Posts Tagged Hospice
Currently, I am working as a hospice volunteer coordinator. Recently, I put together a list of items, or stories a parent or grandparent might want to write down and pass on. It was the passing of my grandmother, that made me think of such a list. Nene died this winter; she was 98. She hadn’t been able to communicate much for years, and the opportunity to ask these type of questions, sadly is gone.
When I think about what is the most valuable item a person could leave for another person, I think it might be an “All About Me” journal. This journal could be passed on for generations to come. If you have an elderly person in your life, or someone who is on hospice, this is a terrific thing to do.
Purchase a good quality journal (acid free paper), have the person write down the answers in their own writing (printing-not cursive), or have another individual write down the answers. If there are multiple children, find a way to make a copy of it. Finally, attach personal photos in the journal. Consider the best time to share it. An individual who completes it him or herself, may want to share it with the “receiver”, or wrap it up and place it aside for a special gift for some time in the future.
Below is my list (include any additional items that come to mind)
According to this 2015 article from New York Times, federal statistics showed that “nearly half of white Medicare beneficiaries enrolled in hospice before death, compared with only a third of black patients”. The article said that black Americans are far more likely than white Americans to choose life-sustaining interventions.
Black Americans tended to have more mistrust for the medical community and a lack of education as to the benefits of hospice care. In this regard, it is imperative for hospice workers to reach out to this community through education (Hospice 101) and the sharing of how the program has positively impacted the lives of African-Americans in particular.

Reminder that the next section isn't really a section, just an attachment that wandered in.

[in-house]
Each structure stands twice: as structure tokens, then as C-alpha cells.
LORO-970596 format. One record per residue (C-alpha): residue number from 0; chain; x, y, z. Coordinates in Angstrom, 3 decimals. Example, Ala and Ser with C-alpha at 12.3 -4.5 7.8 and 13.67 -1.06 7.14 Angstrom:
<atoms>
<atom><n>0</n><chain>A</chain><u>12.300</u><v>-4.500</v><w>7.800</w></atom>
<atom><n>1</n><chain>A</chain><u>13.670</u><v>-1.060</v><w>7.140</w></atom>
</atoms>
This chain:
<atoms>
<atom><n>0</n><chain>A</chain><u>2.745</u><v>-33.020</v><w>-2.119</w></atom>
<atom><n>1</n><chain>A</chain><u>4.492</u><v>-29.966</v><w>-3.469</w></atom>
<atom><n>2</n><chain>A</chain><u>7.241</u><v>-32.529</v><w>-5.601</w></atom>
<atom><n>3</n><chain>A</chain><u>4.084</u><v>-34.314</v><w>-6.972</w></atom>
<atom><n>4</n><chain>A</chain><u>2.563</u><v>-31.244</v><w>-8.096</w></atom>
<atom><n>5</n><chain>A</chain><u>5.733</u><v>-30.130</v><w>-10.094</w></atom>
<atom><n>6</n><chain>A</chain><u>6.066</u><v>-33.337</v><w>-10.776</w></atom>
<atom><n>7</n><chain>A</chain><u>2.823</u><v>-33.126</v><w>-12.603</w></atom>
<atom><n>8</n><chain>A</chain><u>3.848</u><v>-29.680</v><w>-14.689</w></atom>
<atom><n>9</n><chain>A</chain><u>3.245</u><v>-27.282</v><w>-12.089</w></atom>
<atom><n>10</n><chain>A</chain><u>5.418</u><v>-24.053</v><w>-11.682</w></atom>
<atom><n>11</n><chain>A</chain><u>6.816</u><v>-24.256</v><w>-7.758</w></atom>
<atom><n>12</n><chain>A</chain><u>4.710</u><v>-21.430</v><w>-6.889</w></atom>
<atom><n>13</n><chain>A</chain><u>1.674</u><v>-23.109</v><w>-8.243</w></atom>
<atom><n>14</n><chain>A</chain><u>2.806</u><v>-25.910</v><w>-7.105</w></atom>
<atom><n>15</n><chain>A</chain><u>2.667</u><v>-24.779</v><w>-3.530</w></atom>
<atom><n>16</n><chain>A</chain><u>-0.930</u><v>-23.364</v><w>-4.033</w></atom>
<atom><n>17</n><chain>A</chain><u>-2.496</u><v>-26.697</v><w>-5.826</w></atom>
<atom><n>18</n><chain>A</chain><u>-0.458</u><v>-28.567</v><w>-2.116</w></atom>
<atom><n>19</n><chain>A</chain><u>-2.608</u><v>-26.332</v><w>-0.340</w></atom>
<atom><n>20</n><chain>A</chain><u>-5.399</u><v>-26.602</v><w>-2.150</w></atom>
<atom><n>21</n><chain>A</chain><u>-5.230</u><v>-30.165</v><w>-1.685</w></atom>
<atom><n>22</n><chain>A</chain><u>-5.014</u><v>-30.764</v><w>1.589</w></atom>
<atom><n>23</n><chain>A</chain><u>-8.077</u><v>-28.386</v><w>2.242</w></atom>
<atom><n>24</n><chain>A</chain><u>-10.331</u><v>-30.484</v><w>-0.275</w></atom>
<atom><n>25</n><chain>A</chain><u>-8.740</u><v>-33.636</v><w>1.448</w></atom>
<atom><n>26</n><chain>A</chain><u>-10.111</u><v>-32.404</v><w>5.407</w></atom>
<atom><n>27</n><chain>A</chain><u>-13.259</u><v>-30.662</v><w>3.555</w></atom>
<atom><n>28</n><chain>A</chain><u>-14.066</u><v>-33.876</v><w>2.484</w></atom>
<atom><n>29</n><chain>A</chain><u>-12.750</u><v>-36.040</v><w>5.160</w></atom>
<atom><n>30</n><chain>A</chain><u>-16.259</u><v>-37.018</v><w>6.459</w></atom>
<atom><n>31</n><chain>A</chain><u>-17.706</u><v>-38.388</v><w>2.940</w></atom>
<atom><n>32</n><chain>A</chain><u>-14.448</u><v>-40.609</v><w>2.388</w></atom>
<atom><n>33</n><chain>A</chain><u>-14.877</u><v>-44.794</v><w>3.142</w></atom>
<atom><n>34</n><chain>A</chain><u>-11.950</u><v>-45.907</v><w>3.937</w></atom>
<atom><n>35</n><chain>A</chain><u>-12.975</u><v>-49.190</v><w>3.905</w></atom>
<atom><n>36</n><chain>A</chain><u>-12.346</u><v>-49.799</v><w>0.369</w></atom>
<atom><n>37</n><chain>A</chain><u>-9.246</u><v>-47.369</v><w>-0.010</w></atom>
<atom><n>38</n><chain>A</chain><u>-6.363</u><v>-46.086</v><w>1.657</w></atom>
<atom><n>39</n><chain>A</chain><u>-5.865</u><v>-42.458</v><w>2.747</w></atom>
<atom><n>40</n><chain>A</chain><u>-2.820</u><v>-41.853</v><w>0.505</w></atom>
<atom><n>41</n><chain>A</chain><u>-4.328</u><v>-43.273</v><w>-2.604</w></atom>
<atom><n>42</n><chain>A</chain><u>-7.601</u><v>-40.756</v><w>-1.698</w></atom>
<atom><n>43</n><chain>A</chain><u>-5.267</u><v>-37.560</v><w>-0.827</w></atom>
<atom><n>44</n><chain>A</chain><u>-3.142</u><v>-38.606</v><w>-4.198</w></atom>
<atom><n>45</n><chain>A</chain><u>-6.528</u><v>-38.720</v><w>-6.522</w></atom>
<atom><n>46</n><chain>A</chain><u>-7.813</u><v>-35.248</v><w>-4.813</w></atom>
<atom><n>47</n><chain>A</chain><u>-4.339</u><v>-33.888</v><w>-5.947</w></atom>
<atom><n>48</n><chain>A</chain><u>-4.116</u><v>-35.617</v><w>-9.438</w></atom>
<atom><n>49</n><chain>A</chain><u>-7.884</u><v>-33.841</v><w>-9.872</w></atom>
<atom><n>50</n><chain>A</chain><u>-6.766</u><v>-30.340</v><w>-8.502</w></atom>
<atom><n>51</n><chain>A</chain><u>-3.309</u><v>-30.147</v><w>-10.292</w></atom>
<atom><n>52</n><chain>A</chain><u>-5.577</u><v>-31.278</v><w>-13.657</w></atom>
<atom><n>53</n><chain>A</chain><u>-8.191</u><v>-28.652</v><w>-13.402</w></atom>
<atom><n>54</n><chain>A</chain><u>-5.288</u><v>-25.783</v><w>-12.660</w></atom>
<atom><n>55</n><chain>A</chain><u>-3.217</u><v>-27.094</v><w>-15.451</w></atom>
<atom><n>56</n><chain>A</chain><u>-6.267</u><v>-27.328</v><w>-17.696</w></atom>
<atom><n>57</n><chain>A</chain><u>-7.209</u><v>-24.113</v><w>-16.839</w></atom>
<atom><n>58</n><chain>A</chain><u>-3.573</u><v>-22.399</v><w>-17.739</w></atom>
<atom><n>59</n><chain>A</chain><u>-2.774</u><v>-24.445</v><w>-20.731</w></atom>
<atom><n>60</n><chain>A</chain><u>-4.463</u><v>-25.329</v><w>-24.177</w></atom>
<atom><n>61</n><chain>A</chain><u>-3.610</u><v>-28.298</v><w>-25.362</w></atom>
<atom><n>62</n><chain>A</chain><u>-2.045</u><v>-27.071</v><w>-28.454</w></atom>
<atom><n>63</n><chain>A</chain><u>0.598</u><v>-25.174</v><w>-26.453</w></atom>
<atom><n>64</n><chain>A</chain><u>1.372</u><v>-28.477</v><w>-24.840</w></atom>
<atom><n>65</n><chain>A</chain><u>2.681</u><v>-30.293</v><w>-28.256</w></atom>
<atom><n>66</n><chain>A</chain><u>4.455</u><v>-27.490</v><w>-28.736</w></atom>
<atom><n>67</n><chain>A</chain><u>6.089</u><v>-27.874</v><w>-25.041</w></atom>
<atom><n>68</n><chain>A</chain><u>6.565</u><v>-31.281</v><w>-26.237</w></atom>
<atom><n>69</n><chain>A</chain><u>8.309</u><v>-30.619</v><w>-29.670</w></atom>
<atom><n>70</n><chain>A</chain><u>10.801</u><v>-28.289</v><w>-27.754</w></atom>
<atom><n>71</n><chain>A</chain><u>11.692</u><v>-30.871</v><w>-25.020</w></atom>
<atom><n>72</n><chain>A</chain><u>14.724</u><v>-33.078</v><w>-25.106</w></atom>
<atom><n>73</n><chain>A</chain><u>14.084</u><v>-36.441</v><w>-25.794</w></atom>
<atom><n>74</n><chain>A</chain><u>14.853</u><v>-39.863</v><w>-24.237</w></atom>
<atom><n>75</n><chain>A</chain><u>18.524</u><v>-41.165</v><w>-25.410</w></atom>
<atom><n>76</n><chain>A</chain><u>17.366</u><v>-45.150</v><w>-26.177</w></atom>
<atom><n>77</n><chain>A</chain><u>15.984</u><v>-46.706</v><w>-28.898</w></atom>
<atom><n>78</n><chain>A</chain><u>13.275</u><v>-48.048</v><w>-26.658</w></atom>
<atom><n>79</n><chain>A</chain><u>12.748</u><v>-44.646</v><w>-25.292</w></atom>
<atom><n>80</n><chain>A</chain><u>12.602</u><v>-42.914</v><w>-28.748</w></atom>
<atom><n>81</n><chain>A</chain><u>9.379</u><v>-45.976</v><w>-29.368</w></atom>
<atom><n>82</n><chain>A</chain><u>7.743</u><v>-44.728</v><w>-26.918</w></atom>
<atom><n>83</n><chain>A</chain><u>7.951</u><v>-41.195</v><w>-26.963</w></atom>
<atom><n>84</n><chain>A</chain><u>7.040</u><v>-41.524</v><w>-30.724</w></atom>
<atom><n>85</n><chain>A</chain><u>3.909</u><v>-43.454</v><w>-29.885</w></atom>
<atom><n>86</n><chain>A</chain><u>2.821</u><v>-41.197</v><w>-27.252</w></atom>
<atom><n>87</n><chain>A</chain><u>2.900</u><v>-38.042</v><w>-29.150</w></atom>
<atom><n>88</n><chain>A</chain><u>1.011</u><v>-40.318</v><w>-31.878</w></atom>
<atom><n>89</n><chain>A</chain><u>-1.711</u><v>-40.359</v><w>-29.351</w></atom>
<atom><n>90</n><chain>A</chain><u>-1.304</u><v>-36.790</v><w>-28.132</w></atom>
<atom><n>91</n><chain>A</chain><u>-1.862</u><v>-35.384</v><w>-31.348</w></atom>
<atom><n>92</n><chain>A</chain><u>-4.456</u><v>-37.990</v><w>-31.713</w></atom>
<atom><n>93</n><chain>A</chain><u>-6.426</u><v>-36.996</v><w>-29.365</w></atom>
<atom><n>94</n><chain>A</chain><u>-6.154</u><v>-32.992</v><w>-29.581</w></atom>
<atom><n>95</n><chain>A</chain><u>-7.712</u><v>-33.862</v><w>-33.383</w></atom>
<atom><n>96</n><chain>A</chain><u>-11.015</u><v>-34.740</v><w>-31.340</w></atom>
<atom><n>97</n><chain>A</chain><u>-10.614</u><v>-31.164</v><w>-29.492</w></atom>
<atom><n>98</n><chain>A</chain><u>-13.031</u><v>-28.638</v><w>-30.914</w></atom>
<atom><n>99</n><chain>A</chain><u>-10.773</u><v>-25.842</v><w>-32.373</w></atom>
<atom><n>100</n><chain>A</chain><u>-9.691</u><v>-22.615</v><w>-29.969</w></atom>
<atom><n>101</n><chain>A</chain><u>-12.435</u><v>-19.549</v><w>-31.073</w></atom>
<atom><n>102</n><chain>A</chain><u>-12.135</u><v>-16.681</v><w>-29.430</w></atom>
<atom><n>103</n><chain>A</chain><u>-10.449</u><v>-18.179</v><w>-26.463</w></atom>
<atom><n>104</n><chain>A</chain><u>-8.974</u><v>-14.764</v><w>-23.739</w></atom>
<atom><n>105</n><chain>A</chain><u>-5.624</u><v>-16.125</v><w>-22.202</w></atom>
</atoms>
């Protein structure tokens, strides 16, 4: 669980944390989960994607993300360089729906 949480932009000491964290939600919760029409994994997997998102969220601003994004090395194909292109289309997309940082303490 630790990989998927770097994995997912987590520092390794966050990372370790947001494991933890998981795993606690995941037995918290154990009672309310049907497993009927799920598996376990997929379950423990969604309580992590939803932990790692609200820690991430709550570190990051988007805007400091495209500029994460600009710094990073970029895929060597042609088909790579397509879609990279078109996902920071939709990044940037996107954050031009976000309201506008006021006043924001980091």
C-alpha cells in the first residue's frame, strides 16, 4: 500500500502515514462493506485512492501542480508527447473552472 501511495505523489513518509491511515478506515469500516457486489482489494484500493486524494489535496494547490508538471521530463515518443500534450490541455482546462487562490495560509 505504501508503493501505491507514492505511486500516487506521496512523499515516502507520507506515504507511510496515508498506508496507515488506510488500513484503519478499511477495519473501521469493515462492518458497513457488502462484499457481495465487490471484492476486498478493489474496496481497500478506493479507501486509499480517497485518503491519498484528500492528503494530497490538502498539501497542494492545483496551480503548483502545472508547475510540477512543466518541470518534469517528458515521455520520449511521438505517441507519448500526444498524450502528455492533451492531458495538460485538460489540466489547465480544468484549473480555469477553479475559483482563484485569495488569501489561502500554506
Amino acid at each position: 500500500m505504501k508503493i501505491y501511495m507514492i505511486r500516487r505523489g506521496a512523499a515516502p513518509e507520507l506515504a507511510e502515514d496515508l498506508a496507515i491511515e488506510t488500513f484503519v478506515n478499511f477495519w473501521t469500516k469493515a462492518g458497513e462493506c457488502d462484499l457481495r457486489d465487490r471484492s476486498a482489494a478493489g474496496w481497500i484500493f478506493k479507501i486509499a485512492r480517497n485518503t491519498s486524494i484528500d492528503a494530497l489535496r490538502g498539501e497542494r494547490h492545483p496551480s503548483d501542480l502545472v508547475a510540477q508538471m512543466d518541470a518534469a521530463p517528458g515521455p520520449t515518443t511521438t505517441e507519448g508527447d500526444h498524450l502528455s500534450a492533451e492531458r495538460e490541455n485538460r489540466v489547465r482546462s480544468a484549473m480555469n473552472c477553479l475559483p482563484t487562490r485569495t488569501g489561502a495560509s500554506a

I recently read an article by a doctor who gave his perspective on caring for the elderly. It was very interesting and gave great insight into the American view of death.
Approximately 100 to 150 years ago, American life was predominantly rural. Life on the farm is much different than life in an urban setting. Two things happened to individuals who lived on the farm. First, multiple generations lived together under one roof. Children were able to observe not only the lives of their parents, but the personal struggles of their grandparents. The family unit took care of grandma and grandpa as they aged. As the family cared for their aging grandparents, they were able to experience first-hand the aging process in its entirety. Secondly, life on the farm meant children observed the birth, life, and death of animals. There was an intimate connection with the full circle of life. Death was seen as natural part of that cycle.
The decision to write my first entry on this topic is in honor of my friend whose spouse is in the process of dying; being cared for by his loving wife and Hospice staff in Georgia.
Consider how many years most of us spend with our parents (around 18) and how many more we typically spend with a spouse. A spouse is our greatest confidant, one who knows our intimate secrets- the best and worst in us. Even after difficult times in marriage, individuals will often define their spouse as their best friend; their closest companion.
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